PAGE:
Yoga and Tai-Chi for TBI and Stroke Patients

Posted on August 6, 2022

Giles Yeates, a clinical neuropsychologist for the past 17 years, is also a Tai Chi instructor for stroke survivors and brain injury patients. He uses Tai Chi as a physical rehabilitation tool and a mental and emotional process to help with range of motion and balance, anxiety, mood, fatigue, and sleep quality. 

Research has been carried out on the impact of Tai Chi on traumatic brain injury symptoms, with one study finding that it was associated with decreases in sadness, confusion, anger, tension, fear, and increases in energy and happiness. 

Research also finds that Tai Chi can be particularly helpful for those with brain injuries as it is gentler and lower impact than other forms of exercise and puts less strain on the body. This makes it more accessible to those with reduced mobility.

In Chinese practice, doing Tai Chi improves vitality and energy. In the West, the concept is that it is an option to increase your energy holistically without side effects. When you have a depleted supply of energy, you must manage it wisely. 

Brain injury survivors are exhausted and bad-tempered. They have a lot of movement, agitation, and fatigue issues simultaneously because the energy isn’t going where it needs to be.

It’s the idea that the movement of vital energy for many people is less than optimal. It doesn’t get circulated through the body and used to its best advantage. The concept of stagnant energy, focusing attention on breathing and using the body through relaxing and stretching, seems to impact whatever energy is available to the person.

Yeates trains rehab professionals to incorporate tai chi movements, train yoga, and tai chi instructors on adapting their classes, and learn how to use cognitive strategies to make practices more accessible. Benefits for fatigue come from approaches from tai chi, yoga, and mindfulness which all encourage regulated breathing, stretching, and attentional focus.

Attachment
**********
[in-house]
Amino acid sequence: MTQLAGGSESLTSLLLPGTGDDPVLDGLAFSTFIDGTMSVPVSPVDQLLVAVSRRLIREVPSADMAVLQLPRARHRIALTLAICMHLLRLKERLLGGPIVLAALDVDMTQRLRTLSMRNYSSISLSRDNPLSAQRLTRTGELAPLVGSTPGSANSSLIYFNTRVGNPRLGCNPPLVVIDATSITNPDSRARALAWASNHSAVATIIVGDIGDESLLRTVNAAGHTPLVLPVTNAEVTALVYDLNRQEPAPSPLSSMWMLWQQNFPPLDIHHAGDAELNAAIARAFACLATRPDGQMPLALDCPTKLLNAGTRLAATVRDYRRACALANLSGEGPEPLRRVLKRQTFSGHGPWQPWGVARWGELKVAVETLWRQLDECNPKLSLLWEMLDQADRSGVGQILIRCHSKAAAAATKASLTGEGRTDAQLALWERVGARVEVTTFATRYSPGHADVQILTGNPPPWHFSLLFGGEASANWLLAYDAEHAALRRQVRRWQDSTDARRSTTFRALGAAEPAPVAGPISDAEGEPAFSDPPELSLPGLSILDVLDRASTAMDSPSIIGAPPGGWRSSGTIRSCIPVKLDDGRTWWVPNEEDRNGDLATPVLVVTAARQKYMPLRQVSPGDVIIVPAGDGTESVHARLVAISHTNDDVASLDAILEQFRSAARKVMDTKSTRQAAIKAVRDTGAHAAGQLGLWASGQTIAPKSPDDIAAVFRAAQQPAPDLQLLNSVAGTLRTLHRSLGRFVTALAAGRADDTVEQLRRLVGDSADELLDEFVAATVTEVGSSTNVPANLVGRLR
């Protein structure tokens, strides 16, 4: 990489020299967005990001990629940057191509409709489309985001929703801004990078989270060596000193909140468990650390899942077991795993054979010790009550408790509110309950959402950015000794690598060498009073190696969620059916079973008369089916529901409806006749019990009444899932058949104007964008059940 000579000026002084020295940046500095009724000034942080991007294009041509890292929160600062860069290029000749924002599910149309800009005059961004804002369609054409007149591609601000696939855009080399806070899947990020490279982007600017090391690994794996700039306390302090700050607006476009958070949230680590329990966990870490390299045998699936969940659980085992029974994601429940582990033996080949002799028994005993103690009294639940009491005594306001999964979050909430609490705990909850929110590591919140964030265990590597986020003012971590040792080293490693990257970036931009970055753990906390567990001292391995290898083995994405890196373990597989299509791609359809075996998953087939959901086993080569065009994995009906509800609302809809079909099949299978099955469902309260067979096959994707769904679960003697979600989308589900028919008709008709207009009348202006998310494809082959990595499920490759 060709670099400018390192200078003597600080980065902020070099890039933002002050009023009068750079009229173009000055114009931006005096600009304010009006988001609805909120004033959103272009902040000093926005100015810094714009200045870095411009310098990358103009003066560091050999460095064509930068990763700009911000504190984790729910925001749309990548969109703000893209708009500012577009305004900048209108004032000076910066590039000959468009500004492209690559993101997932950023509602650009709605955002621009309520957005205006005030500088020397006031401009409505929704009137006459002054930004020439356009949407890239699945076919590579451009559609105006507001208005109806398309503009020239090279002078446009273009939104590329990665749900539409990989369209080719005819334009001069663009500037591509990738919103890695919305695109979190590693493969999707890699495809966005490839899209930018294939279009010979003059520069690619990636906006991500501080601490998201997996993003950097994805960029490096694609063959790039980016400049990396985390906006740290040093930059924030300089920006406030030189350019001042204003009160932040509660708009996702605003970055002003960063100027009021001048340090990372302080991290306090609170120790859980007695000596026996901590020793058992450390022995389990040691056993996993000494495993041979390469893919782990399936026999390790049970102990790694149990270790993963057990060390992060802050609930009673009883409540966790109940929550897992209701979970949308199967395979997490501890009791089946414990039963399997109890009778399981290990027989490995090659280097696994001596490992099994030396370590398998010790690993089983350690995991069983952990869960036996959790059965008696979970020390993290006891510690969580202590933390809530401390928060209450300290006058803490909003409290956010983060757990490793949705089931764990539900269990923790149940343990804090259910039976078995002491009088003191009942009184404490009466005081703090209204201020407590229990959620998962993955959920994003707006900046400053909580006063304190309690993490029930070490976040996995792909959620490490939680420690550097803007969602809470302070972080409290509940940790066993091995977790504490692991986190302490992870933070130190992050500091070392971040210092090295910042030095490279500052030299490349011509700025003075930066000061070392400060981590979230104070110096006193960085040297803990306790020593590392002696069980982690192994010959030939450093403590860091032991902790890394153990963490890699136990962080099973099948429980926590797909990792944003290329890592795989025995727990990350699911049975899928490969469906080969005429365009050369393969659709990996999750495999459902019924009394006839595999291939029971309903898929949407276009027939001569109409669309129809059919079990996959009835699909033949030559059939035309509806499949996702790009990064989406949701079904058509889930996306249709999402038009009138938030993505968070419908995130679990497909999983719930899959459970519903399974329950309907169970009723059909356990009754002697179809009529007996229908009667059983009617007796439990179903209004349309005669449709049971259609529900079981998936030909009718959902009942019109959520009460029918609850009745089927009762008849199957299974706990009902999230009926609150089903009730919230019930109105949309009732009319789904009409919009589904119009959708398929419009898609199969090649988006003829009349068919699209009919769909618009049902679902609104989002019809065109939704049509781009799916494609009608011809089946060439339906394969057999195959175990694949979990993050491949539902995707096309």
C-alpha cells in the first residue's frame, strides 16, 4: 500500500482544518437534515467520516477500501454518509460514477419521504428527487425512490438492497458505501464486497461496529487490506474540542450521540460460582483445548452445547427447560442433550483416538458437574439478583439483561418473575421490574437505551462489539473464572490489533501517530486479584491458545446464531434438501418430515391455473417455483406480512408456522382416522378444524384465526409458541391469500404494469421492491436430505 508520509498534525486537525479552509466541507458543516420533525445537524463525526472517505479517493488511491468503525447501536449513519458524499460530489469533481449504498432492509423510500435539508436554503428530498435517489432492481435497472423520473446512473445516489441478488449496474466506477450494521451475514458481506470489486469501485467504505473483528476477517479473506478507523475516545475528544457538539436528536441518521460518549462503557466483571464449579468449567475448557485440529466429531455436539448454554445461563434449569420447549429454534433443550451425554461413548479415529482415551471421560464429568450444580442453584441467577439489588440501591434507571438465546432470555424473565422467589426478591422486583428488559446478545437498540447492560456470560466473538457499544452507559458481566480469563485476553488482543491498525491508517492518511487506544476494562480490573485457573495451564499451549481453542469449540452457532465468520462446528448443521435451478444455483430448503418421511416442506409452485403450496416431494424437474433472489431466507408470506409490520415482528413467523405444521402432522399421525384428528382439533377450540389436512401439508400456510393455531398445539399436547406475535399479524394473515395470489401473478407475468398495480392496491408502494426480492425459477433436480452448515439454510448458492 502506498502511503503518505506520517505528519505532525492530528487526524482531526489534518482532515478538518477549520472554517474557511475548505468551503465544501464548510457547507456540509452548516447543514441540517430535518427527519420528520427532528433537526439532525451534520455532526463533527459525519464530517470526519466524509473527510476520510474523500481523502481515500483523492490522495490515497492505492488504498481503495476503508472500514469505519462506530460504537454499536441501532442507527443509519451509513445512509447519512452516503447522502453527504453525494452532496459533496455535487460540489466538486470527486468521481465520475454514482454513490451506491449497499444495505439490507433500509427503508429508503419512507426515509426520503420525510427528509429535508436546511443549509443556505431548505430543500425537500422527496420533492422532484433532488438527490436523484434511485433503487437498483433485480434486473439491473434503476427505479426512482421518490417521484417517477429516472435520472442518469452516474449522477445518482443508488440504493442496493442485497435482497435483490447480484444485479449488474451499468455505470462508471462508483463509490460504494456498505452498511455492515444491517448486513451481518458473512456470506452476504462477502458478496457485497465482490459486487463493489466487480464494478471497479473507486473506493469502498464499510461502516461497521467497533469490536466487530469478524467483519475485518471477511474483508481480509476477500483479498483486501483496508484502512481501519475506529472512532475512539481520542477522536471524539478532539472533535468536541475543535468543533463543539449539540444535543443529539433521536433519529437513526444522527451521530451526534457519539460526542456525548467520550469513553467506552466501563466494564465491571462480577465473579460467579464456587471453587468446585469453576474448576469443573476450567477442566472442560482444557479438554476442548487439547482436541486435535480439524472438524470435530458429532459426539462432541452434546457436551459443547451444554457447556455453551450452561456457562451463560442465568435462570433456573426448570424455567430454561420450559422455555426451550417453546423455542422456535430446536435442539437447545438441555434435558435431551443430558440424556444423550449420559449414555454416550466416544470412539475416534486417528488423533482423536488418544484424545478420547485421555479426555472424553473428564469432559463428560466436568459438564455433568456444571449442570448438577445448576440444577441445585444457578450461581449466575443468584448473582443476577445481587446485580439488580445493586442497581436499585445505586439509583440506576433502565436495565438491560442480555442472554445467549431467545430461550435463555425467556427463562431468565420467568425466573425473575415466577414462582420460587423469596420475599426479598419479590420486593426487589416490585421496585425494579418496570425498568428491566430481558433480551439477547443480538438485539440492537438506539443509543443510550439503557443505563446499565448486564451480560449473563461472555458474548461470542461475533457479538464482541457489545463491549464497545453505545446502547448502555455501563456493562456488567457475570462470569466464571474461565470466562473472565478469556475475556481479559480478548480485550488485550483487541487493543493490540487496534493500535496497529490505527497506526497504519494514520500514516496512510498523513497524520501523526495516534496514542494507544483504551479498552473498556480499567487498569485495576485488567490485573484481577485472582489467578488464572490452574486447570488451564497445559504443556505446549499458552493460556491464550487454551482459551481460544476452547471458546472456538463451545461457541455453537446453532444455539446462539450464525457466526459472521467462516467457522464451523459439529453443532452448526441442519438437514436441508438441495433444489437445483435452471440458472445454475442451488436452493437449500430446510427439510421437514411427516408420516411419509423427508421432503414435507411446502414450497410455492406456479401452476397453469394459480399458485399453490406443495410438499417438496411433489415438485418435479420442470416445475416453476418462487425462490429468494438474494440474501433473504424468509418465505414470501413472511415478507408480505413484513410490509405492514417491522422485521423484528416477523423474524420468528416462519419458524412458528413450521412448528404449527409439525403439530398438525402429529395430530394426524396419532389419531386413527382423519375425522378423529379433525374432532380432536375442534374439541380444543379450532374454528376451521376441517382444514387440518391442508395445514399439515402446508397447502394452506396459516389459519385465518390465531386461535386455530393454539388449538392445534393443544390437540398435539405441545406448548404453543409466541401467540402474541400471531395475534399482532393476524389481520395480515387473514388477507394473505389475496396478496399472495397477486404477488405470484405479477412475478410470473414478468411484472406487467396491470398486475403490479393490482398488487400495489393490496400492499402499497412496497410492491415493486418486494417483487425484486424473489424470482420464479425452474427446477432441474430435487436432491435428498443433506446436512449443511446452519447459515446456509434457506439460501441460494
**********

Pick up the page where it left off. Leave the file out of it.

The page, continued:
Yoga and Brain injury: 

Brain injury survivors can follow gentle yoga and/or chair yoga. Gentle yoga is more manageable and easier to do, keeping frustration at a minimum and fun too. Instructors can teach a blend of standing, floor, and or chair yoga poses, which can be personalized with the addition of props, such as straps, bolsters, pillows, and blocks, typically found in a yoga studio. Through realistic practice, savasana or relaxation pose, especially with eye pillows, and yoga nidra are poses most enjoyed 

Challenges or risks associated with yoga:

 The physicality aspects of yoga, such as mobility, balance, and flexibility, and the long-lasting challenges affecting brain injury victims, such as cognitive, memory, and linguistic, pose difficulty in practicing yoga.  

Simply “being on a mat” is perplexing. However, people living with brain injury can do yoga through instructions encouraging visual, auditory and kinesthetic learning methods.

Balancing poses and poses “that are complex – because they are harder and require a lot of concentration can become frustrating” for people living with brain injury. Sometimes, the biggest challenge for brain injury survivors is overcoming their fears of reduced self-perception and to fully involve in a yoga posture.

Yoga as a form of mediation seems to be a welcome synergy of relaxation compared to the life-long trauma experienced along the recovery journey. The greatest challenge is to help a brain injury survivor have their ‘first experience’ of comfort, calmness, and contentment through yoga.   

Pranayama or breathing techniques make an ‘I am in-the-moment experience, where learning ‘how to breathe and become breath focused’ and ‘more centered’ is a basis of yoga. A calmer, clearer thinking, fights depression, relieves stress, and lowers blood pressure.” 

Post-rehabilitation and community-based day programs for brain injury victims through individual sessions have demonstrated that yoga is an alternative to the medical model of healthcare and a health and wellness practice for a post- rehabilitation and chronic population.

As the voice of the silent epidemic is heard, yoga becomes a feasible wellness practice to promote a higher quality of life, psychosocial and behavioral sequelae management, and an improved physical portrait.